NEW YORK ( TheStreet) -- Solar stocks finally turned positive on Tuesday afternoon -- after several days of share-price bleeding -- with some of the big Chinese solar players ending Tuesday in positive territory.

Both Trina Solar ( TSL) and Yingli Green Energy ( YGE) ended Tuesday with gains -- though each of less than 1%.

Still, set against double digit percentage declines in share price on Thursday and Friday of last week, the modest gains on Tuesday could be a sign that investors believe the Chinese solar shares have taken enough of a beating following the news out of Germany that the world's biggest solar market might cut its solar feed-in tariffs to a greater extent than anticipated, and sooner than expected.

Some of the other Chinese companies were up to an even greater degree on Tuesday at the market close. LDK Solar ( LDK) was up more than 3%; ReneSola ( SOL) close to 3%; and SolarFun Power ( SOLF) and Canadian Solar ( CSIQ), among the previously hard hit Chinese solar stocks, were up 1.7% and 1.5% respectively on Tuesday.

The big dogs on Tuesday were JA Solar ( JASO) and China Sunergy ( CSUN), both down more than 3%. ( JA Solar received a downgrade to neutral today from Broadpoint Amtech.)

All of which raises the question: Is the bleeding in Chinese solar stocks over, and if so, is it over for the right reasons?

If the right reason would be visibility from Germany on the specifics of its cut to the feed-in tariffs, then the answer is no -- and investors are taking big risks heading back into solar on a short-term share price drop.

Reuters, it should be noted, quoted the German economy minister today -- as opposed to the previous anonymous sourcing -- giving his personal support for a 16%-17% cut in solar tariffs . However, the German economy minister stressed it was not the position of his government.

What's more, the German politician did not chime in on the all-important date for the cut in the solar feed-in tariffs. He also didn't comment on the idea for further cuts in solar feed-in tariffs, if certain gigawatt triggers are reached, which had also been originally reported as part of the deal by Reuters.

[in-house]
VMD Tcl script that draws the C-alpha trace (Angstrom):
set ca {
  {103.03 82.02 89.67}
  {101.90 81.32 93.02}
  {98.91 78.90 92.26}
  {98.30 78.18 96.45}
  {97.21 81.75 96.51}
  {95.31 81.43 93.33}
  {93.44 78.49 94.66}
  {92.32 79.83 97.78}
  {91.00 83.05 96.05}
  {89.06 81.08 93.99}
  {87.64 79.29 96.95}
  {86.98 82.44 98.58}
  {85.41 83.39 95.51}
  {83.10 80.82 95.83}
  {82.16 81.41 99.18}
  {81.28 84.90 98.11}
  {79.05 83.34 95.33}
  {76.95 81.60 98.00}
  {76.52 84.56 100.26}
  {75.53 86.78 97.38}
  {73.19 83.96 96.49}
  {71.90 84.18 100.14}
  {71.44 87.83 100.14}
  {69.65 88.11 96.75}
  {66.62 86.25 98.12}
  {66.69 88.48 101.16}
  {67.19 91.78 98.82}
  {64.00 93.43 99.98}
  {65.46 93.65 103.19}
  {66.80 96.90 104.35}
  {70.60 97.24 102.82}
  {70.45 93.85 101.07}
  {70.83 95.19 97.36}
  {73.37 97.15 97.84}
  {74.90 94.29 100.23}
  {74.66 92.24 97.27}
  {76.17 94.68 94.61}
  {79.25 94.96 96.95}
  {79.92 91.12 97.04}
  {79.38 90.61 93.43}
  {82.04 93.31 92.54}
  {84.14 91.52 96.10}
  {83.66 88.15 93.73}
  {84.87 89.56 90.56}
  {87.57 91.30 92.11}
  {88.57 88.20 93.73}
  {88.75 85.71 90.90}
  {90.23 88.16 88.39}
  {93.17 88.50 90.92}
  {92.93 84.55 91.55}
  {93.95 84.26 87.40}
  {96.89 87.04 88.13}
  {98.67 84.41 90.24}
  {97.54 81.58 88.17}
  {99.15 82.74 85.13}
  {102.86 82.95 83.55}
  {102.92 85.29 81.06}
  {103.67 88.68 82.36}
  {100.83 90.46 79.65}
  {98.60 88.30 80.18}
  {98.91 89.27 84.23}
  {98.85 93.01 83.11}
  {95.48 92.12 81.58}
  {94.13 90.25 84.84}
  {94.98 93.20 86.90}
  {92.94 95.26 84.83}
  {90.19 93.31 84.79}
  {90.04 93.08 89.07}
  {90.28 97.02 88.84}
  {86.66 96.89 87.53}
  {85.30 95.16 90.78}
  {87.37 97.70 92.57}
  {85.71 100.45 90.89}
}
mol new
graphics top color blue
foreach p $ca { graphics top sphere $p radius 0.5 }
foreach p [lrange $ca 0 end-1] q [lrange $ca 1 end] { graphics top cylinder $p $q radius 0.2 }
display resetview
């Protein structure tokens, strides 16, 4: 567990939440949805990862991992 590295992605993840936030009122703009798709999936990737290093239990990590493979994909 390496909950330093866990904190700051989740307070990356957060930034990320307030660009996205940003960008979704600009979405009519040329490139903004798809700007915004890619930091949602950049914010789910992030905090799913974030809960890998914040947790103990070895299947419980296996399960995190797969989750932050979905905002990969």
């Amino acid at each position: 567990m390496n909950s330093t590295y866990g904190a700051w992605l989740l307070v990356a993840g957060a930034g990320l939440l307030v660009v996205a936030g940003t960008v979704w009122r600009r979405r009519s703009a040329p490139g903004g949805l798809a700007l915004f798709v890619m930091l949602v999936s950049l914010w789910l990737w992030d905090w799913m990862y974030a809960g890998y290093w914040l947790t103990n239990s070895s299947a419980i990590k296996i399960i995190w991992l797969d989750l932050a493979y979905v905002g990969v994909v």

Market opportunists may have headed back into the solar sector on Tuesday, seeing the multi-day share decline in some Chinese solar favorites as an opportune entry point. What's more, long-term investors who had missed "previous boats" in solar, but remain bullish on the long-term solar story regardless of Germany's decision, could have viewed this most recent solar selloff as a good entry point as well.

The 'Sell first, ask questions later,' nose-dive in solar stocks that occurred last week is typical of momentum sectors, said an analyst who covers both solar and other alternative energy sectors. "It doesn't mean the stocks will go up instantaneously, the story really hasn't changed a bit, but some investors with a long-term view on solar may still see this as a time to get in," the analyst said.

Yingli and Trina may have recovered quicker than Suntech Power ( STP), which was still down on Tuesday -- though less than 1% -- due to its weaker balance sheet as compared to Trina and Yingli. Suntech's debt-to-total-assets ratio is above 40%. Both Trina and Yingli have debt at the level of 25% of total assets

One analyst who has been speaking with sources in Germany, said that a variety of investors -- for a variety of reasons -- may have decided to head back into solar on Tuesday, a marked contrast from the profit-taking that we have seen in recent days. However, there still is "absolutely no deal," the analyst said, adding, "there is still a lot of wood to chop in regards to the German solar subsidy program."

No deal, and no official word from the Germany government.

At least for one day, though, some bullish solar investors spoke up.

-- Reported by Eric Rosenbaum in New York.


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